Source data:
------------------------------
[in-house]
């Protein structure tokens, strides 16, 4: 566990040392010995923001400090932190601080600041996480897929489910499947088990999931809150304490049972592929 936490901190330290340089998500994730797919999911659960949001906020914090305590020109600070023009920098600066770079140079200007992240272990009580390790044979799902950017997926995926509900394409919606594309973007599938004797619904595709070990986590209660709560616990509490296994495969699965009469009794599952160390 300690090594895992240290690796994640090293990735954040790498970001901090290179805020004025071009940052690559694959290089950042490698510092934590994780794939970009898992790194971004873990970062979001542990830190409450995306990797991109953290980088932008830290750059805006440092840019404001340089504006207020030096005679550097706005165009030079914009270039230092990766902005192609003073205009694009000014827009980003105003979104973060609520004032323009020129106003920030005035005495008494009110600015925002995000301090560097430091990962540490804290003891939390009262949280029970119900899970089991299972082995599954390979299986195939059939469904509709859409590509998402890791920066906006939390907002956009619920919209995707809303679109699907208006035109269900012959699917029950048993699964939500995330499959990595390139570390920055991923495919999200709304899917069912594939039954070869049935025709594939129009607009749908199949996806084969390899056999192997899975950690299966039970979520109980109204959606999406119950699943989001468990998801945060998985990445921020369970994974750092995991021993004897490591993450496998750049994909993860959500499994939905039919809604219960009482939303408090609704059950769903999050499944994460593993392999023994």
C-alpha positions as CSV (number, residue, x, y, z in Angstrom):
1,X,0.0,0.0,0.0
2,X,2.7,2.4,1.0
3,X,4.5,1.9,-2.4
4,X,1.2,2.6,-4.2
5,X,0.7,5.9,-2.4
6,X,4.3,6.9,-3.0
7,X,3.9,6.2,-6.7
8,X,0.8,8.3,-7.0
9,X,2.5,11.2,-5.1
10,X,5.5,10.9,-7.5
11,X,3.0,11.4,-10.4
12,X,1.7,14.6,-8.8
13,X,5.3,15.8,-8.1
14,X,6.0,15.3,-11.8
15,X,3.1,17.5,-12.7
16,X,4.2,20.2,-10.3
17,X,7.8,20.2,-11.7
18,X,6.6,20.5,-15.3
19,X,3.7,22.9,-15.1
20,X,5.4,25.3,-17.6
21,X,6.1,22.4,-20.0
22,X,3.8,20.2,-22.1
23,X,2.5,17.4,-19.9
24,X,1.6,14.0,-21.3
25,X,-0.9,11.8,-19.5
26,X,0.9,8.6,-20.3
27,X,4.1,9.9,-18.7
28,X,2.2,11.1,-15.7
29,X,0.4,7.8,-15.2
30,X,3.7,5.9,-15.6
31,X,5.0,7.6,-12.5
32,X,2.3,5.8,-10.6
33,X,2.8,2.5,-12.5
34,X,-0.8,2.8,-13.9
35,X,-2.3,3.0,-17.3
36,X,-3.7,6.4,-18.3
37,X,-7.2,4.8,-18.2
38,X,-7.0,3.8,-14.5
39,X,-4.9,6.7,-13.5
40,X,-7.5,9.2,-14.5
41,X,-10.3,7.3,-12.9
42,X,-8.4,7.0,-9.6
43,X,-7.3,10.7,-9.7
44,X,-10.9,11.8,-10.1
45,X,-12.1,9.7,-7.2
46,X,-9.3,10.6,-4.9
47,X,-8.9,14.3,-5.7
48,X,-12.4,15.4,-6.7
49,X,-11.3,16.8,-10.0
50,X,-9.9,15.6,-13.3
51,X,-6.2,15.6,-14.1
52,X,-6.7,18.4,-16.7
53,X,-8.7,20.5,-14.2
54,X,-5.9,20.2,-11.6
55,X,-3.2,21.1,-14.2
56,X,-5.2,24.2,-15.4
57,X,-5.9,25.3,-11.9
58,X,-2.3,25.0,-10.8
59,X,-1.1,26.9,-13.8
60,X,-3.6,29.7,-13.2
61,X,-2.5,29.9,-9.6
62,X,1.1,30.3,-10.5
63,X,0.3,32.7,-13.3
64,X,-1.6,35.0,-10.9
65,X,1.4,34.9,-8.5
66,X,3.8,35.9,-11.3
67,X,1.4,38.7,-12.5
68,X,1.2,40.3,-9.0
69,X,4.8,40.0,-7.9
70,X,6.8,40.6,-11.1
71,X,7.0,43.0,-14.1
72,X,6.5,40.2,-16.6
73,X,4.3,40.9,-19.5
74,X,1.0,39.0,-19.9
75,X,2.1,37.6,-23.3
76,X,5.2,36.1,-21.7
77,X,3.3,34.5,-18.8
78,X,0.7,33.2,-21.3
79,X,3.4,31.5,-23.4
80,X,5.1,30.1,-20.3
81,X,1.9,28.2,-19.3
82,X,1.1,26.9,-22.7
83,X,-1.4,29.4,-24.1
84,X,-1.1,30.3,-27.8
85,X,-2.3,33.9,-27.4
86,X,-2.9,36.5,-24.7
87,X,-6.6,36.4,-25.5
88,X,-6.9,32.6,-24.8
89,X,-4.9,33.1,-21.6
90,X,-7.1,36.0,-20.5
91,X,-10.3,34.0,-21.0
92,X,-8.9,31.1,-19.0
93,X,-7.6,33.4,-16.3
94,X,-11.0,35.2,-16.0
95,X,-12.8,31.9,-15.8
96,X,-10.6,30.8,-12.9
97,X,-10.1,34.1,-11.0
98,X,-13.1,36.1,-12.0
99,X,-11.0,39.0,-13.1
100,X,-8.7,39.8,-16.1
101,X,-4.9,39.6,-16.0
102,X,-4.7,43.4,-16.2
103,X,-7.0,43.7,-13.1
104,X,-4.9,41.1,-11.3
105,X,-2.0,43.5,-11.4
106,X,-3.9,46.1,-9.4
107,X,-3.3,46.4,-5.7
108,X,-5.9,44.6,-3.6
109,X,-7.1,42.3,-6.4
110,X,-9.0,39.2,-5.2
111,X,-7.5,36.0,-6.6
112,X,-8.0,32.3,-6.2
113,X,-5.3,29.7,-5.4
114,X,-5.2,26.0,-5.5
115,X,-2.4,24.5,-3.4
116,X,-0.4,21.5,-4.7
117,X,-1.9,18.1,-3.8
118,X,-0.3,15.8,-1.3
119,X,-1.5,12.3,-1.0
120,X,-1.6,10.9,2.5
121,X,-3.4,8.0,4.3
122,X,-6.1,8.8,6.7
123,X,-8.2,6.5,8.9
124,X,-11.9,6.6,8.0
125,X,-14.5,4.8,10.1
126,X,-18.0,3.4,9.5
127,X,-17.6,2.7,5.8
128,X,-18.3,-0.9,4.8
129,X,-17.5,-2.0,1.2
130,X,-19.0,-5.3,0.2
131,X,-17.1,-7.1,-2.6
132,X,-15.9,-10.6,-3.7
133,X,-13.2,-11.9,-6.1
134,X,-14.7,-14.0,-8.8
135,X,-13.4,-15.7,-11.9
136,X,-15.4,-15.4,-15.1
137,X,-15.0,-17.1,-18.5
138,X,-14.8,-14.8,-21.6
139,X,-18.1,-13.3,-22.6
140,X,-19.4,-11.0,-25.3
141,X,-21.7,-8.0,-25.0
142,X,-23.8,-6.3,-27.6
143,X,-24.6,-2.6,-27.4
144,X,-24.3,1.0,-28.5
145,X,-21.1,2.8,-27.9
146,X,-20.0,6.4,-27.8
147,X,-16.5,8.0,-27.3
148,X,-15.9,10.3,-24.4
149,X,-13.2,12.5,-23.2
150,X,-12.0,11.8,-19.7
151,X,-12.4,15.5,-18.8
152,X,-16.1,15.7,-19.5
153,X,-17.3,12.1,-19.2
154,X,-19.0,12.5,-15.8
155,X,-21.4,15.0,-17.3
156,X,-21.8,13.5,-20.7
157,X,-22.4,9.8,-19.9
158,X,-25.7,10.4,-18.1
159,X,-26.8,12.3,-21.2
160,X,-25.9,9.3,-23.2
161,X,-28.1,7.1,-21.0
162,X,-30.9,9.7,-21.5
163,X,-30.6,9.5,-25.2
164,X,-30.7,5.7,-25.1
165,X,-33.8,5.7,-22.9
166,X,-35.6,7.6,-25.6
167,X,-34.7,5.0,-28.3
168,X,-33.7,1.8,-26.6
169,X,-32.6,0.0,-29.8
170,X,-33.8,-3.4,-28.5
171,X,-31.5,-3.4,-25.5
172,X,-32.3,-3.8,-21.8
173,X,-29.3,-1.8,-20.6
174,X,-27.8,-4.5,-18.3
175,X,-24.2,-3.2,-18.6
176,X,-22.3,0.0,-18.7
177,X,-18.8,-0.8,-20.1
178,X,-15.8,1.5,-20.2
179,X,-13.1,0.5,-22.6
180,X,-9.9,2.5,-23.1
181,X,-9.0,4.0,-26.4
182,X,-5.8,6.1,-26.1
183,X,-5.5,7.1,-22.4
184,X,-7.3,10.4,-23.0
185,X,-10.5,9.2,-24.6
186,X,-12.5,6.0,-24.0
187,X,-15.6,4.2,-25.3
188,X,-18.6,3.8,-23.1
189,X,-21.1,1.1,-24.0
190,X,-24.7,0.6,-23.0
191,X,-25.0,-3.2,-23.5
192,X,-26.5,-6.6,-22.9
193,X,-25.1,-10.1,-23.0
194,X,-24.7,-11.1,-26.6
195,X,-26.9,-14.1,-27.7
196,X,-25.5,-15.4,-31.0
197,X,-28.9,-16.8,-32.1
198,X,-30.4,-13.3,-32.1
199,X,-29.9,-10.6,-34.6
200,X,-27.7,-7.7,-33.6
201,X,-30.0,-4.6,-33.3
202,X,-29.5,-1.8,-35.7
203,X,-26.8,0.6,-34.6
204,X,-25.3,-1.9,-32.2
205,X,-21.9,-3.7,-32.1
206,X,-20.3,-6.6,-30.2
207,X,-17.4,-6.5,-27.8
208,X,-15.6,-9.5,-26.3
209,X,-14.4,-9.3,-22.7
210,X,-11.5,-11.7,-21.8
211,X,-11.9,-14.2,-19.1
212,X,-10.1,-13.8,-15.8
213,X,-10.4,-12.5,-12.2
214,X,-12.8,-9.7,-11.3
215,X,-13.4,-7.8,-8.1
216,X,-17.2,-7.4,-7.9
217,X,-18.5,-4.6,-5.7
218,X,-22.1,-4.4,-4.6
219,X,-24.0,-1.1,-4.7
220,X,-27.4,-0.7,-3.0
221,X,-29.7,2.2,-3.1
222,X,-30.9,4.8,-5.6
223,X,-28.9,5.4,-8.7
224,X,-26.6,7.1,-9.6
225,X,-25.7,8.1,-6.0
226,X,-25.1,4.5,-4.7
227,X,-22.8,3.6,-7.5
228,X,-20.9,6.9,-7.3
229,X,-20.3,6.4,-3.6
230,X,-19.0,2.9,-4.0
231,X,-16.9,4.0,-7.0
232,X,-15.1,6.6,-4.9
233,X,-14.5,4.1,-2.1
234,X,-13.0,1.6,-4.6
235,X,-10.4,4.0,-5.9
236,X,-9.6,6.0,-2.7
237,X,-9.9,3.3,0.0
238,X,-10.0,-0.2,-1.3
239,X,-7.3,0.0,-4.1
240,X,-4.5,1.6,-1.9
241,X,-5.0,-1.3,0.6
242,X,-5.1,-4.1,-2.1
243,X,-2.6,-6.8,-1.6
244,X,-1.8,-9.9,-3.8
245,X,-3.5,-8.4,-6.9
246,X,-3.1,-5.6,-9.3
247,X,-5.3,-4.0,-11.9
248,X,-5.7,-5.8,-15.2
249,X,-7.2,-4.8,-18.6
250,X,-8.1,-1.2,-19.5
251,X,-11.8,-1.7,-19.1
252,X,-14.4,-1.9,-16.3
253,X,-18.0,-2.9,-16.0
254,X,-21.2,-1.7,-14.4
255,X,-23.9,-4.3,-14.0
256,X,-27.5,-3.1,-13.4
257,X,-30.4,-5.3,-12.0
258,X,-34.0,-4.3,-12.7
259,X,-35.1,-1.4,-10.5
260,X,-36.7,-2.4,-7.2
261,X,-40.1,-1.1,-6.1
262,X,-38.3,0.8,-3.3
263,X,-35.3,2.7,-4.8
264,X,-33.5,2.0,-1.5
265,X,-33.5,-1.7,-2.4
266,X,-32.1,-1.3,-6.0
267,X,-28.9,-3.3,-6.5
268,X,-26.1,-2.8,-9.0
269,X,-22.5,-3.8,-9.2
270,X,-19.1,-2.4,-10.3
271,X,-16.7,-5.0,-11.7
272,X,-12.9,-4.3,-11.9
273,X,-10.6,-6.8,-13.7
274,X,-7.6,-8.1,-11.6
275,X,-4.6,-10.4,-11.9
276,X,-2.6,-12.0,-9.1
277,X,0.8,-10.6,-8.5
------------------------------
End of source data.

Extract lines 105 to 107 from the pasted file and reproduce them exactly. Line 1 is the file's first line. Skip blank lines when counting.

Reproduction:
102,X,-4.7,43.4,-16.2
103,X,-7.0,43.7,-13.1
104,X,-4.9,41.1,-11.3